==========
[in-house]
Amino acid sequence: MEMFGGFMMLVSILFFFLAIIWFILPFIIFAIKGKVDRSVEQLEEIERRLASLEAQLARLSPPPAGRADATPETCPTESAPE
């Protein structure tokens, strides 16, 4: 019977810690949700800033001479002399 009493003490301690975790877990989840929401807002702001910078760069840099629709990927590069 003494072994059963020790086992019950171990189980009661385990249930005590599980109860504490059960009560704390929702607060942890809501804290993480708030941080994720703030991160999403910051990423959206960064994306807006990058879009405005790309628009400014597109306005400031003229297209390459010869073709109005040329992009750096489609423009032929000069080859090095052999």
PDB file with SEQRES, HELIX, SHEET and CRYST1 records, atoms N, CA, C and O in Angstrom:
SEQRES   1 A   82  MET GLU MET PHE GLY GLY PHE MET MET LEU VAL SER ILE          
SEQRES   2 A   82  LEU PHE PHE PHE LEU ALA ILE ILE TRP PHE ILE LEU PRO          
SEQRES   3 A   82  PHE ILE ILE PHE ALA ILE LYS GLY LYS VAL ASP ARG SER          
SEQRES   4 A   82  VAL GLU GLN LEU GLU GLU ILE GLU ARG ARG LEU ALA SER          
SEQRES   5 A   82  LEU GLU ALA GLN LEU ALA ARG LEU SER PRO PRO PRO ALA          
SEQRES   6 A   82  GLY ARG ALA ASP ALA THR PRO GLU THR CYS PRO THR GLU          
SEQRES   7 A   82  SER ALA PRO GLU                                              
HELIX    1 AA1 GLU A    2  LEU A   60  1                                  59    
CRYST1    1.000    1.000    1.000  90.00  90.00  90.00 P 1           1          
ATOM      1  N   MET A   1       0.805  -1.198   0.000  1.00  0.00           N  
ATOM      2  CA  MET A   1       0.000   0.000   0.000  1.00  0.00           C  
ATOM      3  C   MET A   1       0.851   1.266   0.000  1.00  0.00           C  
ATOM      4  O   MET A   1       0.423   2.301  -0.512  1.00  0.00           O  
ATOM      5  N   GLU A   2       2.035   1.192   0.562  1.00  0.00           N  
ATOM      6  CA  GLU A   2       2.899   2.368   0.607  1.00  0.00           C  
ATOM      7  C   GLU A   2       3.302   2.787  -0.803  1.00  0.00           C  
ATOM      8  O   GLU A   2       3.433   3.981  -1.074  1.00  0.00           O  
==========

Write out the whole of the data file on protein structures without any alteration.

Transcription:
[in-house]
Amino acid sequence: MEMFGGFMMLVSILFFFLAIIWFILPFIIFAIKGKVDRSVEQLEEIERRLASLEAQLARLSPPPAGRADATPETCPTESAPE
């Protein structure tokens, strides 16, 4: 019977810690949700800033001479002399 009493003490301690975790877990989840929401807002702001910078760069840099629709990927590069 003494072994059963020790086992019950171990189980009661385990249930005590599980109860504490059960009560704390929702607060942890809501804290993480708030941080994720703030991160999403910051990423959206960064994306807006990058879009405005790309628009400014597109306005400031003229297209390459010869073709109005040329992009750096489609423009032929000069080859090095052999």
PDB file with SEQRES, HELIX, SHEET and CRYST1 records, atoms N, CA, C and O in Angstrom:
SEQRES   1 A   82  MET GLU MET PHE GLY GLY PHE MET MET LEU VAL SER ILE          
SEQRES   2 A   82  LEU PHE PHE PHE LEU ALA ILE ILE TRP PHE ILE LEU PRO          
SEQRES   3 A   82  PHE ILE ILE PHE ALA ILE LYS GLY LYS VAL ASP ARG SER          
SEQRES   4 A   82  VAL GLU GLN LEU GLU GLU ILE GLU ARG ARG LEU ALA SER          
SEQRES   5 A   82  LEU GLU ALA GLN LEU ALA ARG LEU SER PRO PRO PRO ALA          
SEQRES   6 A   82  GLY ARG ALA ASP ALA THR PRO GLU THR CYS PRO THR GLU          
SEQRES   7 A   82  SER ALA PRO GLU                                              
HELIX    1 AA1 GLU A    2  LEU A   60  1                                  59    
CRYST1    1.000    1.000    1.000  90.00  90.00  90.00 P 1           1          
ATOM      1  N   MET A   1       0.805  -1.198   0.000  1.00  0.00           N  
ATOM      2  CA  MET A   1       0.000   0.000   0.000  1.00  0.00           C  
ATOM      3  C   MET A   1       0.851   1.266   0.000  1.00  0.00           C  
ATOM      4  O   MET A   1       0.423   2.301  -0.512  1.00  0.00           O  
ATOM      5  N   GLU A   2       2.035   1.192   0.562  1.00  0.00           N  
ATOM      6  CA  GLU A   2       2.899   2.368   0.607  1.00  0.00           C  
ATOM      7  C   GLU A   2       3.302   2.787  -0.803  1.00  0.00           C  
ATOM      8  O   GLU A   2       3.433   3.981  -1.074  1.00  0.00           O  